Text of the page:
3. It has been urged by the Government Pleader that this may be treated as an irregularity and as the parties consented to the procedure it may be condoned. I am, however, unable to accept that contention. I think that it is a matter of substance that the evidence should be recorded by the Magistrate who has to decide the case; and generally speaking it is difficult to say that the omission to do so does not occasion a failure of justice an of opinion that on this ground the order made by the Sub Divisional Magistrate on the 17th February 1922 should be set aside. This will be of course without prejudice to any fresh proceedings that may be taken with reference to the alleged obstruction in a proper way under this Chapter against the present petitioner.

Crump, J.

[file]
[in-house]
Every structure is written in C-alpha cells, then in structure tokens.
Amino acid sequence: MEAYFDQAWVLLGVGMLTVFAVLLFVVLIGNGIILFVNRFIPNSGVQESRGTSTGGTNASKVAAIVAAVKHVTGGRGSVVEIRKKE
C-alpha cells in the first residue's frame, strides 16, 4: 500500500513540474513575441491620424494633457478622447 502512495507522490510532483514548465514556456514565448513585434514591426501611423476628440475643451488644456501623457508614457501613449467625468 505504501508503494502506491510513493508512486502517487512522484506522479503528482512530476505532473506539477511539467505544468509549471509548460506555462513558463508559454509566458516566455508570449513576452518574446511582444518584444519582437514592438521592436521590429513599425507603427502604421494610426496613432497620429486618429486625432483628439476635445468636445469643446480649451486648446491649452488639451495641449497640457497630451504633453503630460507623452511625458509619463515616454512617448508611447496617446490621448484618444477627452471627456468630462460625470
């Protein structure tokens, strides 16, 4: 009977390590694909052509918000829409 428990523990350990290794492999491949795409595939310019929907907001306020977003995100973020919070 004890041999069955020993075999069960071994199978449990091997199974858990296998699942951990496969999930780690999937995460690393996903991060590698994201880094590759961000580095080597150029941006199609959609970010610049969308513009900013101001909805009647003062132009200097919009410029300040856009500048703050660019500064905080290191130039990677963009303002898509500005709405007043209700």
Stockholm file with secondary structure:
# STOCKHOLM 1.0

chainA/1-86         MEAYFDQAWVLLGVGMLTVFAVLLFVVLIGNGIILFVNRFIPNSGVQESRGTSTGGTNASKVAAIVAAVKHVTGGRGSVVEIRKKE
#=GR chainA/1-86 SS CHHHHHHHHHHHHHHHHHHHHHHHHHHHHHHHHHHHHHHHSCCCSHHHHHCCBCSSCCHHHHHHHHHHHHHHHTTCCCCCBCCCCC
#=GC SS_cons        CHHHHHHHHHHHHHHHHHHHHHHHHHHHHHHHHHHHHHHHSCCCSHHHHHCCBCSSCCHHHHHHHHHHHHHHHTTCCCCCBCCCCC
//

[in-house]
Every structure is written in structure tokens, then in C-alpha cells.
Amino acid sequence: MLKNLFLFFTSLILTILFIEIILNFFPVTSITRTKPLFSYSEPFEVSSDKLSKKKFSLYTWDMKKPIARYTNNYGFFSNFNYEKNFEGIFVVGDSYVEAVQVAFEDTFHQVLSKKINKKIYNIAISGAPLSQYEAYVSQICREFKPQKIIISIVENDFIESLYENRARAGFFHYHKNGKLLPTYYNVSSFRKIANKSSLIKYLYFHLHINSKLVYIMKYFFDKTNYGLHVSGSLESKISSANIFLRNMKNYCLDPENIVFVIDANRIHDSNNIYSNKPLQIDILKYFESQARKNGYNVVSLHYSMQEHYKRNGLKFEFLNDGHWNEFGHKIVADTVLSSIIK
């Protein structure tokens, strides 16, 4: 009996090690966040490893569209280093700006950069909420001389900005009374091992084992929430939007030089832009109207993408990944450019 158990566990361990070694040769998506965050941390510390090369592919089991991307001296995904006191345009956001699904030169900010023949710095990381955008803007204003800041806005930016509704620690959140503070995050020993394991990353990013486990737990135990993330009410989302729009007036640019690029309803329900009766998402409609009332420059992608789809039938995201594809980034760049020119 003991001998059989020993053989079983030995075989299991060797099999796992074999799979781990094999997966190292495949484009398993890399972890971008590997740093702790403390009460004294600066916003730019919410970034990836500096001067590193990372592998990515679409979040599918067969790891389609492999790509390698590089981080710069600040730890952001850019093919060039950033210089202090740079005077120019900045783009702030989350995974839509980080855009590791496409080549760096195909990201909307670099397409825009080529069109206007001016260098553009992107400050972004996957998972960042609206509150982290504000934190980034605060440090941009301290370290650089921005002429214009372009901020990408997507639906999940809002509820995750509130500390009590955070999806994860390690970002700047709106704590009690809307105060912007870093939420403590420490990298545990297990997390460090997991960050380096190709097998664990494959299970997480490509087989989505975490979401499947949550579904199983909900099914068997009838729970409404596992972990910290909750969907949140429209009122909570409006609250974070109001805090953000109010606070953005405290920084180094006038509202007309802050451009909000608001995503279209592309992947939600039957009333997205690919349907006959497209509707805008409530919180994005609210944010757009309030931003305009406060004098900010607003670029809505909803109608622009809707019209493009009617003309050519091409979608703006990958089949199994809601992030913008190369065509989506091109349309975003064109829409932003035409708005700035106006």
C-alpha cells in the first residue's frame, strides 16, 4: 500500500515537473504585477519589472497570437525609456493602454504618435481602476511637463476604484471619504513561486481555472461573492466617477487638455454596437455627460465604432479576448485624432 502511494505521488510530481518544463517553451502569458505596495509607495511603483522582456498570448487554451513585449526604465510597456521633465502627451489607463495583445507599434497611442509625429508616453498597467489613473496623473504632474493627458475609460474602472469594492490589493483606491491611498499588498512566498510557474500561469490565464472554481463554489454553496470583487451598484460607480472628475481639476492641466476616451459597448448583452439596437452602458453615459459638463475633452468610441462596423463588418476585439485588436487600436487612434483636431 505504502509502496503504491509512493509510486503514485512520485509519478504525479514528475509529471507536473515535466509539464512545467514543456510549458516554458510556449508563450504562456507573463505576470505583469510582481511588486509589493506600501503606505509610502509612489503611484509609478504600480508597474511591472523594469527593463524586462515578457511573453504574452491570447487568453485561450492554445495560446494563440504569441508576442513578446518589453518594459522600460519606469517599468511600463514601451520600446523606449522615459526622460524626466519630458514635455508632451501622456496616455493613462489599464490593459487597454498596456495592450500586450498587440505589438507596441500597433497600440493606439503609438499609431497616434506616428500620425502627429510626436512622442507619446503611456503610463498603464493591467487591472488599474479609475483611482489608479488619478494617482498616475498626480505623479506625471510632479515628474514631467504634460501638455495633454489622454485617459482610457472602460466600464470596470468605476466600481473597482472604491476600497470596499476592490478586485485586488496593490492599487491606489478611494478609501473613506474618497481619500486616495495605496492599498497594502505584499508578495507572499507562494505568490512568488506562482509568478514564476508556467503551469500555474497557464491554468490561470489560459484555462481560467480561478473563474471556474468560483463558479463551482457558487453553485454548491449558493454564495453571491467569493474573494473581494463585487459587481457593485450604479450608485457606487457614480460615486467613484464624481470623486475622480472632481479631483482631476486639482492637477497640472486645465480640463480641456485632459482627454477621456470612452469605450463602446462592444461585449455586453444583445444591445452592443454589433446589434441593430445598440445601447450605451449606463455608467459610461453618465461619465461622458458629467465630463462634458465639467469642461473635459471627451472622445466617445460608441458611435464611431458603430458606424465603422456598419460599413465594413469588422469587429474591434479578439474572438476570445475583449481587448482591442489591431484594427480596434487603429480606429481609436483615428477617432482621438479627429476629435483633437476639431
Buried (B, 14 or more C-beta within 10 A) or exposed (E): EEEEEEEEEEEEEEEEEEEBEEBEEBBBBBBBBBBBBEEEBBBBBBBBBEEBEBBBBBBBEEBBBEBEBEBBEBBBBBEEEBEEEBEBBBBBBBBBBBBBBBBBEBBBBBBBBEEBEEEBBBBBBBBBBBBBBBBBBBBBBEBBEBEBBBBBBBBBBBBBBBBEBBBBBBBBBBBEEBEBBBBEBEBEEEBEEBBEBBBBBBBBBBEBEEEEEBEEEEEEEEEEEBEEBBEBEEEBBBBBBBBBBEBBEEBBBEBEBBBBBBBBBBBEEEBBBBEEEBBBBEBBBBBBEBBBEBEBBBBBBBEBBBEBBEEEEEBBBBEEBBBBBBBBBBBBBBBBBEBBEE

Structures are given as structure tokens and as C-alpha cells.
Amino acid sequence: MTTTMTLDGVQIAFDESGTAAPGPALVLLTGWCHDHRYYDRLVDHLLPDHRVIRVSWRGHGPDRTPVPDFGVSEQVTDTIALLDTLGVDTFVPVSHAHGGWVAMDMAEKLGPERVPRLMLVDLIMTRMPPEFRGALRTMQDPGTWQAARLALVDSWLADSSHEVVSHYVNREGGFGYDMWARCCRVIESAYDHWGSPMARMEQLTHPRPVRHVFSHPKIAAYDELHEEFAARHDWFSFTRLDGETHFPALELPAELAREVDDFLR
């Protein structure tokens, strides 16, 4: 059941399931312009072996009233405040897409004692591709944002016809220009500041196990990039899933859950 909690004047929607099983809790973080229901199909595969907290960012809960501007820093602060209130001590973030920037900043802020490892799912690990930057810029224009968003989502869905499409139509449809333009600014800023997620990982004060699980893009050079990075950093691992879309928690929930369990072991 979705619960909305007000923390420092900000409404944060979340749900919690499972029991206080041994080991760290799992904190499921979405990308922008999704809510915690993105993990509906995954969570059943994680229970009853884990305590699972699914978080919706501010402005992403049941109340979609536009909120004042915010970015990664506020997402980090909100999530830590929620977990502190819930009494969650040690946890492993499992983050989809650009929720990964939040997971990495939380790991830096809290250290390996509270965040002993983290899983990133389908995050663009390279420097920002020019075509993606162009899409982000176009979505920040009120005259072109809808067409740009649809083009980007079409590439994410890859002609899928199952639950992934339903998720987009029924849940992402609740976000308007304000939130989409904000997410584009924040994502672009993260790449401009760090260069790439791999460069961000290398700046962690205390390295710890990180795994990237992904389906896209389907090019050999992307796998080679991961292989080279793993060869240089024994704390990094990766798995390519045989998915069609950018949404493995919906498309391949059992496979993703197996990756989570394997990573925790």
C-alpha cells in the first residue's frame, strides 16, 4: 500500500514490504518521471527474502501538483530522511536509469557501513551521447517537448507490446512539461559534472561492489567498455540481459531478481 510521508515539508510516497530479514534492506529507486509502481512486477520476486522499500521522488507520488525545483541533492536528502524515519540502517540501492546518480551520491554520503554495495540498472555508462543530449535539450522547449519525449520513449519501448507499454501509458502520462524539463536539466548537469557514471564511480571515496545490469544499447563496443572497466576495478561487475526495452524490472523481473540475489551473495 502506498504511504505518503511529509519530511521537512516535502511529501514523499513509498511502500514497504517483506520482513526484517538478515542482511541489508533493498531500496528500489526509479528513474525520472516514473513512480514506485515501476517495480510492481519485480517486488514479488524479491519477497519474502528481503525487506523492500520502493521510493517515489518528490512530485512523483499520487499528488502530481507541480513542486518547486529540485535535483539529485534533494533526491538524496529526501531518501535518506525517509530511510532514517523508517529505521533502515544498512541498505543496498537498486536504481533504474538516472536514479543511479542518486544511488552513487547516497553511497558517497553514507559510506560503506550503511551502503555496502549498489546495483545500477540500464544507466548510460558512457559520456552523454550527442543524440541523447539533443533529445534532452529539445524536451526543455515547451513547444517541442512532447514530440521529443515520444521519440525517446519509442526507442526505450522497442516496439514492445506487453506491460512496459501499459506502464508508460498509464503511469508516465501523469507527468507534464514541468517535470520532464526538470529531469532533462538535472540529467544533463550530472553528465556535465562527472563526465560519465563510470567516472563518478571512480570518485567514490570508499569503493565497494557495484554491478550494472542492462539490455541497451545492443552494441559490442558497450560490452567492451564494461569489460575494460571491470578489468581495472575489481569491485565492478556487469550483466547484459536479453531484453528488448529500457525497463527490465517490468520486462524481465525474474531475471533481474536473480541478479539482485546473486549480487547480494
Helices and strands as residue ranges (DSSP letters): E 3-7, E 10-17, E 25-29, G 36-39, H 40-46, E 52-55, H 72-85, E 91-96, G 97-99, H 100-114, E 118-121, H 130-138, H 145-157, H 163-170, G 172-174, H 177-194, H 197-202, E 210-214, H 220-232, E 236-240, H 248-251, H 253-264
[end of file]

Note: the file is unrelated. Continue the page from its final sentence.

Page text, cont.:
4. I agree. I do not think that it is possible to uphold this order by invoking Section 537 of the Criminal Procedure Code. For, as I apprehend the matter, there has been a complete disregard of the imperative provisions of Section 137. The conditional order under Section 138 was made by the Sub-Divisional Magistrate on the 5th December 1921, and, on the 17th February 1922, he made that order absolute. Now, if we refer to Section 137, it is manifest that the materials on which the conditional order can be made absolute by the Magistrate who makes that order are described in the language f the section as evidence taken as in a summons case. That imports the necessity of the Magistrate taking the evidence before himself and he cannot, even with the consent of the parties, refer the matter for inquiry and report to another Magistrate. I am not speaking now of those cases where parties are directed to appear before another Magistrate of the First or Second Class as provided for in the last paragraph of Section 133(1), for that is not the case in the present matter. The order having thus been made absolute on materials which are not provided for by the section and in a manner contrary to the express provision of the section, no consent of the parties can possibly cure the illegality. I, therefore, agree that the proceedings must be set aside.